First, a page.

The Namesake by Jhumpa Lahiri

A passage from paneer to pecorino

American writers of foreign provenance have an endearing way of explaining their culture to the uninitiated. In her first novel, Jhumpa Lahiri informs us that "Bengali nomenclature grants, to every single person, two names. In Bengali the word for pet name is daknam, meaning, literally, the name by which one is called, by friends, family, and other intimates." The practice of renaming is crucial to The Namesake. The hero, named after the Russian writer Gogol, misses out on a proper (in Bengali parlance, "good") name because of an oversight and a death. Then, though he seems to have managed perfectly well with it, he realises he carries his namesake's surname, and decides to retrieve the abandoned forename - "Nikhil" - before university.

For so important a metaphorical device, the moment of renaming resonates shallowly. It does, however, point to an emerging theme: the second generation's desperate desire to remake themselves, and discard an embarrassing ethnic identity. Gogol is the son of the Gangulis, middle-class migrants from Calcutta to America. His father, who finds a respectable post as a university lecturer, is very happy in his arranged marriage to Gogol's mother. In the way of many migrant women, she retains the social customs and idiosyncrasies of her own country, but almost imperceptibly adapts.

The Ganguli children are diehard Americans. Familiar with the Bengali language, brought up on Bengali food, taken to India on long holidays, they nevertheless have no doubt about their identification. Lahiri only rarely stresses the host community's prejudices. Moments of racism, difference or mere incomprehension are sparsely narrated, and other communities alluded to hardly at all.

The pressure to conform to white middle-class standards pervades the novel. Gogol falls in love with white girls and distances himself from his parents' comfortable, but suffocating, milieu. His progress from their home and hearth is often described in culinary terms: he develops cosmopolitan tastebuds for the sort of wines and foods one buys from pricey delicatessens. These are catalogued relentlessly: prosecco, arugula, pecorino, etc. His friends, particularly after he moves to New York as an architect, spend more time eating out than cooking. The one dinner a girlfriend (the Indian Moushumi) prepares is burnt while the couple make love.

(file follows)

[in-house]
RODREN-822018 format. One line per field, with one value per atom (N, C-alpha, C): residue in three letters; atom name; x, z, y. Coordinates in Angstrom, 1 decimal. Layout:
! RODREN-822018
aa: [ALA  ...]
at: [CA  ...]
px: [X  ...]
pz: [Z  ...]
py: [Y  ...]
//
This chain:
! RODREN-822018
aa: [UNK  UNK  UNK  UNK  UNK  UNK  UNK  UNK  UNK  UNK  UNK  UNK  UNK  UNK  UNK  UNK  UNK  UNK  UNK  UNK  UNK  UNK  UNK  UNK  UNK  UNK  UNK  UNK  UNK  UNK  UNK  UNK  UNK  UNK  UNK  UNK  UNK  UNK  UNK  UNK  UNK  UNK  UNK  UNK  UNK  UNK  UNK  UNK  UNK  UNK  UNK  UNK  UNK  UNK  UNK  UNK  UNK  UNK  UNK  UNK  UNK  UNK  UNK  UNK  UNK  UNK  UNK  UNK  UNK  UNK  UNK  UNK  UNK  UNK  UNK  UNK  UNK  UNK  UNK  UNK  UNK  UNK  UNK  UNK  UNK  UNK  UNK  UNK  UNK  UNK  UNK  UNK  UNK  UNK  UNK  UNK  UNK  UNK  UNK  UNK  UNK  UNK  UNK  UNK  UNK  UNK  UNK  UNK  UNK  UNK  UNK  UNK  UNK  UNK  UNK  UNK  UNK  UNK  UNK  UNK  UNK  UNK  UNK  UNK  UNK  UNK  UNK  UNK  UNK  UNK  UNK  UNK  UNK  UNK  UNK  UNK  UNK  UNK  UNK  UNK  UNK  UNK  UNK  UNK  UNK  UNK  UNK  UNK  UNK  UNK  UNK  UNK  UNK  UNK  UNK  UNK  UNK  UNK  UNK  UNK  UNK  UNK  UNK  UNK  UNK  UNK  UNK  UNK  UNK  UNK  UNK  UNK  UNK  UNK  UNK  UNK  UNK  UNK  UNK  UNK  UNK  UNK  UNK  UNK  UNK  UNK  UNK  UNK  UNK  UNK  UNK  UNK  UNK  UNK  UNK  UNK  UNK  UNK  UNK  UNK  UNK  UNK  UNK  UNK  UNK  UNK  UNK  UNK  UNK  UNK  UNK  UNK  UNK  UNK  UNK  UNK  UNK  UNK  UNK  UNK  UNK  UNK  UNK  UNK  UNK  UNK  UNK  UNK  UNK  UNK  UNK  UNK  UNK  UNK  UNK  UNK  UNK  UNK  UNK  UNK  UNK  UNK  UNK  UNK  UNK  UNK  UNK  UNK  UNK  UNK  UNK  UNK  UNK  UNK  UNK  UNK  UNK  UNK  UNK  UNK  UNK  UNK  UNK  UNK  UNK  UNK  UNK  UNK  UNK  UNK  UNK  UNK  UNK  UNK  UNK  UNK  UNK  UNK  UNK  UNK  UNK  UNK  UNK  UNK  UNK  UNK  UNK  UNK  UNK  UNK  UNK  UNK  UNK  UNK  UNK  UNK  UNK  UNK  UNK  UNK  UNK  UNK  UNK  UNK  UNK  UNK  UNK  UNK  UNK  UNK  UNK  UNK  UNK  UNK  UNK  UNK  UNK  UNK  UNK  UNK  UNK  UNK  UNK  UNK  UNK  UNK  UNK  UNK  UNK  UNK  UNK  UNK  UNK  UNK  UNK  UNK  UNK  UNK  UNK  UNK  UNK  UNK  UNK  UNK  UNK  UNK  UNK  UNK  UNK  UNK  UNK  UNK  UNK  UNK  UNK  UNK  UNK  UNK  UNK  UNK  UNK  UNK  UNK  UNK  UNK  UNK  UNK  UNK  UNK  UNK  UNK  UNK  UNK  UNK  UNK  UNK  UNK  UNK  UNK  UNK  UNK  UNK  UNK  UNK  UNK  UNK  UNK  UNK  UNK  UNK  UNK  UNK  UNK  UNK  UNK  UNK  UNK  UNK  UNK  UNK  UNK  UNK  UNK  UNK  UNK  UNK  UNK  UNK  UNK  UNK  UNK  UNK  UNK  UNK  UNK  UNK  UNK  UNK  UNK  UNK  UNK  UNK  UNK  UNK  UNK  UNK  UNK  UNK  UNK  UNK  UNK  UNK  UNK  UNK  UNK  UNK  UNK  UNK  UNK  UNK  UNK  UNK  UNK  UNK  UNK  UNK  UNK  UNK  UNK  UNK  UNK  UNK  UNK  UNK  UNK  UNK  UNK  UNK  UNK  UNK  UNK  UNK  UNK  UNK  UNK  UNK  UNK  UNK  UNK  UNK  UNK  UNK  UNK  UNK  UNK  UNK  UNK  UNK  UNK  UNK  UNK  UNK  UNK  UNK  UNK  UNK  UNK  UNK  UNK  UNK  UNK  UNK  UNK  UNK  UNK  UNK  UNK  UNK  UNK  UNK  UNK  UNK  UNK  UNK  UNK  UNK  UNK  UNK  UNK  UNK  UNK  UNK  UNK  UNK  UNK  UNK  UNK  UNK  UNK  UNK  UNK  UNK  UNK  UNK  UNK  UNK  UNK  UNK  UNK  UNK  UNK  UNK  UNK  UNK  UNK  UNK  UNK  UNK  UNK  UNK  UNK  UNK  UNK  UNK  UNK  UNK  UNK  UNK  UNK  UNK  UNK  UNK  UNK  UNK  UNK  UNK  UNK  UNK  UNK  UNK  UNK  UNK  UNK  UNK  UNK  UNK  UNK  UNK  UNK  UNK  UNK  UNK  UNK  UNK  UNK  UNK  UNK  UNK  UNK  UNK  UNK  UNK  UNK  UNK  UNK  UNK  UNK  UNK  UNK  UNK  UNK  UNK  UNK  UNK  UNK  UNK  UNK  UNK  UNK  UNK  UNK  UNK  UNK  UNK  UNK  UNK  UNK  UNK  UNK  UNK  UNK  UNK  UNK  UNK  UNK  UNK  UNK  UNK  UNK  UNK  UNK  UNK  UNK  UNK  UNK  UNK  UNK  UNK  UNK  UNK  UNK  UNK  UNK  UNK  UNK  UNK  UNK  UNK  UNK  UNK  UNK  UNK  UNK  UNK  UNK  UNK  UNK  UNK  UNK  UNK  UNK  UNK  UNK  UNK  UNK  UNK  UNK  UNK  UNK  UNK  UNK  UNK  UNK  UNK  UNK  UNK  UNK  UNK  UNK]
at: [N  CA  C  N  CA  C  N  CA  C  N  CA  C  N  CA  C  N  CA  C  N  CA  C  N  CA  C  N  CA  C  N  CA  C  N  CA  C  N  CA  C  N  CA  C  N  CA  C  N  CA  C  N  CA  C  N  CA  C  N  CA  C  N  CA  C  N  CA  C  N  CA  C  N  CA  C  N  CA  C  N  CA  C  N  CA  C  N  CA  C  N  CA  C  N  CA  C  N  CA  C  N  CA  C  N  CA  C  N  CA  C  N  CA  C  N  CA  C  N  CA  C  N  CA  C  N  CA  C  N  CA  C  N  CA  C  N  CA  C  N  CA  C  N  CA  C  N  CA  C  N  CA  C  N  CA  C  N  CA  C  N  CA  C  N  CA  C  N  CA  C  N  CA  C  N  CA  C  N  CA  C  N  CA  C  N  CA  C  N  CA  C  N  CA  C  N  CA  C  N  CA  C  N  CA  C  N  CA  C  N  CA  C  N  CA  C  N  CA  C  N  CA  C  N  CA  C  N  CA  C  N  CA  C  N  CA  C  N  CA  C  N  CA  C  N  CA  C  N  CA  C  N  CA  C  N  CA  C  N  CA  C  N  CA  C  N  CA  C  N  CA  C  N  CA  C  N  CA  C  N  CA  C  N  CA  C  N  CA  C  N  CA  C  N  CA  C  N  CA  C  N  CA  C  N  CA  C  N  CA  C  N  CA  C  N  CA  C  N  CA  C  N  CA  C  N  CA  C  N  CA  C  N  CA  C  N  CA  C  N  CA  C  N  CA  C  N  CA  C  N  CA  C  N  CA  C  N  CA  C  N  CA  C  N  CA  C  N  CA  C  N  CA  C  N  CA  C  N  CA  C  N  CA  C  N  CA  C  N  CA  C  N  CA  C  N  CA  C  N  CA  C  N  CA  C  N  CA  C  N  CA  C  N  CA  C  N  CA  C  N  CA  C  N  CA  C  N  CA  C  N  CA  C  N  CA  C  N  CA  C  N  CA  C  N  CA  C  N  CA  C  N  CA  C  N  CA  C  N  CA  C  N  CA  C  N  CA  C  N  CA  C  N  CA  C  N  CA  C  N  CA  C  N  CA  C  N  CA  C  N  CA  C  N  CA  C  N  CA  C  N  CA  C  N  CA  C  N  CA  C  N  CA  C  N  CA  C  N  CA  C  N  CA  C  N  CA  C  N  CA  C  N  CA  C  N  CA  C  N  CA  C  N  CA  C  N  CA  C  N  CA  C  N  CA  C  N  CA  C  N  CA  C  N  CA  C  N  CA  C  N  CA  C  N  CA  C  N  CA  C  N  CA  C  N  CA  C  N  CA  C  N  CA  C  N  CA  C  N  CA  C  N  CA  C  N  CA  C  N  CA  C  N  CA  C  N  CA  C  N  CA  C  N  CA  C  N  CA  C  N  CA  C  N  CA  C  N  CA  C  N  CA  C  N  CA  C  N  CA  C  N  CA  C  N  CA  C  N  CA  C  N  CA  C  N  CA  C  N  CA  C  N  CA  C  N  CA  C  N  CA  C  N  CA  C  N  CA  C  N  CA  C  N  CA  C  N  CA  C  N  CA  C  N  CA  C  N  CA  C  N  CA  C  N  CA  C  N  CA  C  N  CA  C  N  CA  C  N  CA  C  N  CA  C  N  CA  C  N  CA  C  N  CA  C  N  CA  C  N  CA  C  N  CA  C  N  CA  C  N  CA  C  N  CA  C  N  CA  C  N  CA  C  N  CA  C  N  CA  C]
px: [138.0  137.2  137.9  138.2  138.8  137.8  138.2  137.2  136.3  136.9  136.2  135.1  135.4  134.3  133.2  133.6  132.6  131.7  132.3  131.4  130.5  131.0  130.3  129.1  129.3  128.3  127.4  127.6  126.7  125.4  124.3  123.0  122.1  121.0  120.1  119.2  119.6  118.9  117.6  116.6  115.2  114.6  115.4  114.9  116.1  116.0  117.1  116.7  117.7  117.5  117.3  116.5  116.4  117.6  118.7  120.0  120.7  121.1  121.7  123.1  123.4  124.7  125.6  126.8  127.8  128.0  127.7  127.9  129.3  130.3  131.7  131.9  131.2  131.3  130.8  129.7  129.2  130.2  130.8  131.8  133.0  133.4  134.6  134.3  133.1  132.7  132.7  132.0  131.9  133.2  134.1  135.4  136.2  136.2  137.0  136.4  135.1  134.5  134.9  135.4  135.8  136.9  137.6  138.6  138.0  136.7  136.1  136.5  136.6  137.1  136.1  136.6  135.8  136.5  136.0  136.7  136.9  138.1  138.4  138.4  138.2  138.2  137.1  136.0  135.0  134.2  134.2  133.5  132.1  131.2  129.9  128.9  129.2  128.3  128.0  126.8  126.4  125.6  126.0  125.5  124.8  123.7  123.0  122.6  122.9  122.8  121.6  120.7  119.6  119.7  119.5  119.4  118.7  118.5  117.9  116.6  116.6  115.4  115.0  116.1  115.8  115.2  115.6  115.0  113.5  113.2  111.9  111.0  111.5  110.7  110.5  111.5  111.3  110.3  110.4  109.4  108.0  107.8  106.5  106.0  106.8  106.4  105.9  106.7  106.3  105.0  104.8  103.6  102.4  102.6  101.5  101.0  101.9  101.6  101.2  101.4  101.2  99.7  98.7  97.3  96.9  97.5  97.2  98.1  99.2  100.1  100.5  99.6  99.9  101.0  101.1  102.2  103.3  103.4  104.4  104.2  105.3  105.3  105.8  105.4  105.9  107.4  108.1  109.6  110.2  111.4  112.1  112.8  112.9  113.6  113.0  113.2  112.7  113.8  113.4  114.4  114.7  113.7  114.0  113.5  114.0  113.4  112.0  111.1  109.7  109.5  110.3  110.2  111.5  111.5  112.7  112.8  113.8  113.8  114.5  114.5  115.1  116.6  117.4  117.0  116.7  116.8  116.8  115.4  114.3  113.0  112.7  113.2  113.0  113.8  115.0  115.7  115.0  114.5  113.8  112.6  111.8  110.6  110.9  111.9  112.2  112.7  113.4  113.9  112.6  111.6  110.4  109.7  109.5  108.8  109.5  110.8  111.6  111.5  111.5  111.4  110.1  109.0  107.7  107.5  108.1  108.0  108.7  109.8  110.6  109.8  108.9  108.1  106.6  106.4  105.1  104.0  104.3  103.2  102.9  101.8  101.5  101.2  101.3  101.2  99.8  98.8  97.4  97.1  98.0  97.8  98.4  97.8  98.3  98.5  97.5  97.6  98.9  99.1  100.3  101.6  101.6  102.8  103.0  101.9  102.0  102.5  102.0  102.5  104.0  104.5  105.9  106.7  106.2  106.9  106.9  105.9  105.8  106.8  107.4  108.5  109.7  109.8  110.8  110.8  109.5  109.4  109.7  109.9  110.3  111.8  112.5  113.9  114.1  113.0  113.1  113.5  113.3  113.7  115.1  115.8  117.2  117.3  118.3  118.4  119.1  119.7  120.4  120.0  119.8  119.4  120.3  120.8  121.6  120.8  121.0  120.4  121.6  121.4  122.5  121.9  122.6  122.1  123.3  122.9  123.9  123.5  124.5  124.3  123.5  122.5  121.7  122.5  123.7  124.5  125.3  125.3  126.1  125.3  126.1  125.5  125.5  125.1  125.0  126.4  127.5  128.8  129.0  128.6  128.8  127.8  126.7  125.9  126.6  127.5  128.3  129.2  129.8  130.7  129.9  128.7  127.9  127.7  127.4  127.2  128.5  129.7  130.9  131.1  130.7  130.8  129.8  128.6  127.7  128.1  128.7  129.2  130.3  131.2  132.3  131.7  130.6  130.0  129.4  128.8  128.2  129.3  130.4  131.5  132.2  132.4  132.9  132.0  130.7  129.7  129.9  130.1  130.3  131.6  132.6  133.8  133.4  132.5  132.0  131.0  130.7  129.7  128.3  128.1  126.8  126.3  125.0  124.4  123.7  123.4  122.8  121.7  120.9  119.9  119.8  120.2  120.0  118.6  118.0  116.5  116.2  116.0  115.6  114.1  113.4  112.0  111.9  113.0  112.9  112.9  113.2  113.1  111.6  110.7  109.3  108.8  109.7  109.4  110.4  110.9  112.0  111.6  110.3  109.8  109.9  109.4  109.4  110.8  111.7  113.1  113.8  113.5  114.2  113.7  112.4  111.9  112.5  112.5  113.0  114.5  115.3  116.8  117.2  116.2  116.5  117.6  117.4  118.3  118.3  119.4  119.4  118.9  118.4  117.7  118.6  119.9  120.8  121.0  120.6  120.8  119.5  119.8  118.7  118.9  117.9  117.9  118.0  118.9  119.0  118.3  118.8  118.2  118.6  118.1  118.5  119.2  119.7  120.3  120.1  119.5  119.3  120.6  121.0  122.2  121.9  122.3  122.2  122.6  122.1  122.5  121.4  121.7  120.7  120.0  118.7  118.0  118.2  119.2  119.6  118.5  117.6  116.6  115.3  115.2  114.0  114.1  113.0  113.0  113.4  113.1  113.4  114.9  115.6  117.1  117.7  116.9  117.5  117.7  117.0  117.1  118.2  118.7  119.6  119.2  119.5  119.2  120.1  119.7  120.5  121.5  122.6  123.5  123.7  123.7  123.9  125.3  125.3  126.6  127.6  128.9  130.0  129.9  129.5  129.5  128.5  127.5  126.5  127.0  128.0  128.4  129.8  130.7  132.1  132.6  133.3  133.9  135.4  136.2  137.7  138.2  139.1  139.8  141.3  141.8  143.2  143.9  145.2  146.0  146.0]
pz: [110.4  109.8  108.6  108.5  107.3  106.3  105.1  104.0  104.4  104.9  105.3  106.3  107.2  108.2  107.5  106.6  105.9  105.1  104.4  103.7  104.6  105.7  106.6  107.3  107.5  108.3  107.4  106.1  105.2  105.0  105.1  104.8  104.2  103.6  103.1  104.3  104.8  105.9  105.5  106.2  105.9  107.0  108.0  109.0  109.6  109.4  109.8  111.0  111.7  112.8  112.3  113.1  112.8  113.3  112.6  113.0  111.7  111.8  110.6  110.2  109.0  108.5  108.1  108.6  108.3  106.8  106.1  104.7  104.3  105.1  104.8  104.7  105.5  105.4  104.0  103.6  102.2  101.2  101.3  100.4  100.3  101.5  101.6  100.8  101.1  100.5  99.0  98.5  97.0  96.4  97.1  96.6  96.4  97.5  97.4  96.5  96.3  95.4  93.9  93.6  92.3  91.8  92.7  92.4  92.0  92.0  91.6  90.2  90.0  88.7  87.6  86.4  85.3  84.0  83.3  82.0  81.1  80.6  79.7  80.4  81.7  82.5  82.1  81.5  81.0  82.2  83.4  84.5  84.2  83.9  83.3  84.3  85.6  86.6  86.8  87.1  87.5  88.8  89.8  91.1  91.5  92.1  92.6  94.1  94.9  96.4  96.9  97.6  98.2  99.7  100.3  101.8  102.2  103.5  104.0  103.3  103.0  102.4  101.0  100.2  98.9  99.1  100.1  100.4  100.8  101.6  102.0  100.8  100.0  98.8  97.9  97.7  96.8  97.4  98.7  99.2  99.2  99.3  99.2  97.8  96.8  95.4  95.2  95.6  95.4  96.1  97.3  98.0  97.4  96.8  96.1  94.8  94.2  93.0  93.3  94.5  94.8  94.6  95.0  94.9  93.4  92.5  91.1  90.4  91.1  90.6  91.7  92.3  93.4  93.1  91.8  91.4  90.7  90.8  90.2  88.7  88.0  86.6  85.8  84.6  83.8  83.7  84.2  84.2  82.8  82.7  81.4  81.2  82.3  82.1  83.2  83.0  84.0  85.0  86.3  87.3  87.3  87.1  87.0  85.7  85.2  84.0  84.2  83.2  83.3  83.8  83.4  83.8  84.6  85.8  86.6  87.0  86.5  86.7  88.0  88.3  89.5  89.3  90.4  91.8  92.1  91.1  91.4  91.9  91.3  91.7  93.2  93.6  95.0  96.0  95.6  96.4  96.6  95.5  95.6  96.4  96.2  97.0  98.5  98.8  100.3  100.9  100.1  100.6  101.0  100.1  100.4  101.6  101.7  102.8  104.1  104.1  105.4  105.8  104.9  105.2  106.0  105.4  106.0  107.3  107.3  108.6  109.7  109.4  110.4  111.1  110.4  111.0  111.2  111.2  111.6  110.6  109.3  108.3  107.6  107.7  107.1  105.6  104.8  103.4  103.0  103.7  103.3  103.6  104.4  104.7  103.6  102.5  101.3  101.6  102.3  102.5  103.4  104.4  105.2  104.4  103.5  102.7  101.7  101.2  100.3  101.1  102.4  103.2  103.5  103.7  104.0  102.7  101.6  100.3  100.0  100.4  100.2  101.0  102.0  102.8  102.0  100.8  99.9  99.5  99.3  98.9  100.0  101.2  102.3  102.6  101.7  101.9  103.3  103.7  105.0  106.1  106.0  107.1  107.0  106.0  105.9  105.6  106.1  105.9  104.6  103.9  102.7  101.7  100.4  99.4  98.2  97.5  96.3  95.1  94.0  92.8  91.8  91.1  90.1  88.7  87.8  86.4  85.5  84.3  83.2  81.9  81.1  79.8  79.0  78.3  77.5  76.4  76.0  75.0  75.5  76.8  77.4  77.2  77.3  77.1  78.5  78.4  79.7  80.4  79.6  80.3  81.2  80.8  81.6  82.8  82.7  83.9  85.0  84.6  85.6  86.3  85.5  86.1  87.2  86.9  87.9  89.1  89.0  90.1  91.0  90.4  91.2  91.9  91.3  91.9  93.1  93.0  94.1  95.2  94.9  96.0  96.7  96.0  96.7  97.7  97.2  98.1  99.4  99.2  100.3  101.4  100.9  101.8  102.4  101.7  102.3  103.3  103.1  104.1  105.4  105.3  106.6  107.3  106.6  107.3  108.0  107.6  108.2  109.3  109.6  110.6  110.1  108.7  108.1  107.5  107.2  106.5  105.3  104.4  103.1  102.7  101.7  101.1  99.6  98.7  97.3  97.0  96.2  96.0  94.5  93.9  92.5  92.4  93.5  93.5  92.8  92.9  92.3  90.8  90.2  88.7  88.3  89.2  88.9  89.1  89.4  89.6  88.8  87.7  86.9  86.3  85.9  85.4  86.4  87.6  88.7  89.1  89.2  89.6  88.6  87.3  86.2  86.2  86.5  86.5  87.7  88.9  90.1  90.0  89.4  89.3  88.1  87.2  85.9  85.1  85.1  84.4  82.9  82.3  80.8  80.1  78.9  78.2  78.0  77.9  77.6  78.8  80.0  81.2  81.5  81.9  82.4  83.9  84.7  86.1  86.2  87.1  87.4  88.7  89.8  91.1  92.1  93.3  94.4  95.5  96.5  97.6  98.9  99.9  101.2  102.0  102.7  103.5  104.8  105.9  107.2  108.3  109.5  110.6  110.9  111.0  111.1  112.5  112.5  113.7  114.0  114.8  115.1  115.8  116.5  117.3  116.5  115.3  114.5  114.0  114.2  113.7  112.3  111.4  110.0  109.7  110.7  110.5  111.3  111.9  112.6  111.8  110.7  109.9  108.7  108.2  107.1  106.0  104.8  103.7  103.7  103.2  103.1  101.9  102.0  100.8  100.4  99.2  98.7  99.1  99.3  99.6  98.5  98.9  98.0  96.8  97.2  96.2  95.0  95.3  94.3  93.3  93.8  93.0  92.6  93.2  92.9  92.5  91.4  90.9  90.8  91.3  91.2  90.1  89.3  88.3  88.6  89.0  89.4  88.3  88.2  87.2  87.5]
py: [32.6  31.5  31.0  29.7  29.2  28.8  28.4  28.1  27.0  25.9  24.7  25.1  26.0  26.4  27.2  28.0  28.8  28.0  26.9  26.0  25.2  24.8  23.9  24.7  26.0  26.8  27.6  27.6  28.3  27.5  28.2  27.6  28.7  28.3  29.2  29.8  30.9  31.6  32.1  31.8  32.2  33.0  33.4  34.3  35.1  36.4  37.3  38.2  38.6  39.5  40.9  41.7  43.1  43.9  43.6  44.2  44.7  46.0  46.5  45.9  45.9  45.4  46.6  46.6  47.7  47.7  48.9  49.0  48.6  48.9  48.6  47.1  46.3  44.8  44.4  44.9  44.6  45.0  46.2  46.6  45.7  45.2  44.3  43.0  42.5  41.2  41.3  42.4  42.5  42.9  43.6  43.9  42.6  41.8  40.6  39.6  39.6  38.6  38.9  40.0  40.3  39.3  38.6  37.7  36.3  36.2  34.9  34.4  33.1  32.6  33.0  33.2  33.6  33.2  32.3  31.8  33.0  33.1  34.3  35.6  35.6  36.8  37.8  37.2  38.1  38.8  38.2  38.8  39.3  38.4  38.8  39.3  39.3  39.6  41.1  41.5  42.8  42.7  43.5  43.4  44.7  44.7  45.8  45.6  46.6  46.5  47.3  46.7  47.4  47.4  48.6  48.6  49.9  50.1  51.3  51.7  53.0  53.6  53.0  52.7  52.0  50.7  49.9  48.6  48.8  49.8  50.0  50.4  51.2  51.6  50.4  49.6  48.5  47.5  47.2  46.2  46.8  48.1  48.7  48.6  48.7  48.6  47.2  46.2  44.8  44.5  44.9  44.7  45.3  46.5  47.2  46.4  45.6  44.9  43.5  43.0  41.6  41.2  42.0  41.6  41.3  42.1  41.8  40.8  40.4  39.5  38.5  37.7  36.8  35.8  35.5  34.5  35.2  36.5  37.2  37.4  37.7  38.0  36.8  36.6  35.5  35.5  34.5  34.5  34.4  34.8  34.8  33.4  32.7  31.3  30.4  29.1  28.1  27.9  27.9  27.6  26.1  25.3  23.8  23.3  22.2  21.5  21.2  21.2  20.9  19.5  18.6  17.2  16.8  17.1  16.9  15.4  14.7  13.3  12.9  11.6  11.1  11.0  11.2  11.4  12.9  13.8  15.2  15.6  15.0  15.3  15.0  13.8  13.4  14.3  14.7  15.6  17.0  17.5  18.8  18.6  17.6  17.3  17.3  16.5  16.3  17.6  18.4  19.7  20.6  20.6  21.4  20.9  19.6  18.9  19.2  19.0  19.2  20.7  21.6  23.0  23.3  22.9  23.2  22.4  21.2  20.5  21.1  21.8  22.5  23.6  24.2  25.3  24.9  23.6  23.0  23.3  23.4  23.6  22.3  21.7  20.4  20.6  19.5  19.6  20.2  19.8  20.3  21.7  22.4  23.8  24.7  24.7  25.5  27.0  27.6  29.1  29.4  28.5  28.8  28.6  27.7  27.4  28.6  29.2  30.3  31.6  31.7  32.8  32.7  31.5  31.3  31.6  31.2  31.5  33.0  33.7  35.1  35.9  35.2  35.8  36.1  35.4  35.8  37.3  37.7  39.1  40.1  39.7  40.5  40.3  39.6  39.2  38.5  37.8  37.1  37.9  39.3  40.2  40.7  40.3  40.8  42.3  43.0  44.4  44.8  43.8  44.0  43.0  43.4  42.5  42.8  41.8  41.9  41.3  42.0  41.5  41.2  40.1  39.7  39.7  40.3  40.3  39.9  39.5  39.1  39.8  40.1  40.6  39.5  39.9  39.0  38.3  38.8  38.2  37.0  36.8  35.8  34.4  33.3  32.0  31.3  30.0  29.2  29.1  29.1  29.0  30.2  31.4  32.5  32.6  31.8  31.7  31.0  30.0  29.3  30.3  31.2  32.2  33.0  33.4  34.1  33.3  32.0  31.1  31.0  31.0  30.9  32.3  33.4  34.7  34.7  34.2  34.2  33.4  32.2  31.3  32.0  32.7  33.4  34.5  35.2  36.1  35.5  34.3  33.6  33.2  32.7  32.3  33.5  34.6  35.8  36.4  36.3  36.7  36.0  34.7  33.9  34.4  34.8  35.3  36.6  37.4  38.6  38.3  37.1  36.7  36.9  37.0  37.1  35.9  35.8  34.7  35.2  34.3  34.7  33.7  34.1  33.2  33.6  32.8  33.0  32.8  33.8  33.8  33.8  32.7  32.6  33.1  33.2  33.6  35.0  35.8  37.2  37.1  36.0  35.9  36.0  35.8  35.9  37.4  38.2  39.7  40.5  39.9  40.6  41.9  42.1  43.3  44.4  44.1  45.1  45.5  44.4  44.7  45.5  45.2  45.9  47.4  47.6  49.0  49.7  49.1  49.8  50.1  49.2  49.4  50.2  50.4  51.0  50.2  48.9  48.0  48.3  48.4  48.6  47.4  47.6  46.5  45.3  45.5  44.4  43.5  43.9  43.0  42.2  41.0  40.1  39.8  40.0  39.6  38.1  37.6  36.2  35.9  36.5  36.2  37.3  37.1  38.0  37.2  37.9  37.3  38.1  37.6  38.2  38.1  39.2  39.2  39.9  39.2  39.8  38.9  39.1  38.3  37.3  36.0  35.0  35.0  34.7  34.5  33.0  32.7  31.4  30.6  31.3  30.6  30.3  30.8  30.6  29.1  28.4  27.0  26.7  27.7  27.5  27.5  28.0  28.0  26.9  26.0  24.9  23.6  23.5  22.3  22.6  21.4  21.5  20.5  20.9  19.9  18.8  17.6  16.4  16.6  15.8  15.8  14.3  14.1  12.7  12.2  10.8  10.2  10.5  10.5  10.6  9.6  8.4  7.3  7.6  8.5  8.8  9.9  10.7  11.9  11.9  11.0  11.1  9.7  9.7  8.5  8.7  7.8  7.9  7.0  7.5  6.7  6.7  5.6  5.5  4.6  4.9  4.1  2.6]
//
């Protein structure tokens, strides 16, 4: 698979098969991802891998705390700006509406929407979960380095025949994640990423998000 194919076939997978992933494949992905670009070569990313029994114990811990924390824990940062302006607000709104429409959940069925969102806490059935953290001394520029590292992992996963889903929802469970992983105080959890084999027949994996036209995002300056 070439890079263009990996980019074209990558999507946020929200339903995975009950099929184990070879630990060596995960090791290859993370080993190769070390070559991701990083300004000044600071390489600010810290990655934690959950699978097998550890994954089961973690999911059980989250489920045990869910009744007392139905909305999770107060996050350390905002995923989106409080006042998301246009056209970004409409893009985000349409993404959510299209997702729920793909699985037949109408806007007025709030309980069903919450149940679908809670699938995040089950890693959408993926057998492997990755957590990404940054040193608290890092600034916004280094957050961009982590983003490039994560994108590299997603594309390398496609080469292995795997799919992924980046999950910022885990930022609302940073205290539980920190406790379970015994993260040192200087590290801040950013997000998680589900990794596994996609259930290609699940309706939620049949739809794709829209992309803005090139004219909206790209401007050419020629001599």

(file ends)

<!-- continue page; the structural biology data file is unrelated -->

The significance of his renaming is underlined when "Nikhil" falls in love with Moushumi - who knew him as a child by his original name. Lahiri narrates their romance as an entirely convincing return to roots. But Moushumi, who has strayed even further from Bengali-ness into the realms of prosecco, prosciutto and feminist theory, finds a sneaky, pre-feminist solution to the dilemma of stale married love.

Covering about 30 years in a very American mode, the novel manages to represent, without patronising, life within the confines of a professional expatriate enclave. Lahiri is at her best when mapping these confines, and the conflicts between individual pursuits and family loyalties. The Namesake is fluid, accessible and, intermittently, very good indeed. Fans of Lahiri's short stories are unlikely to be disappointed by this more substantial fiction.

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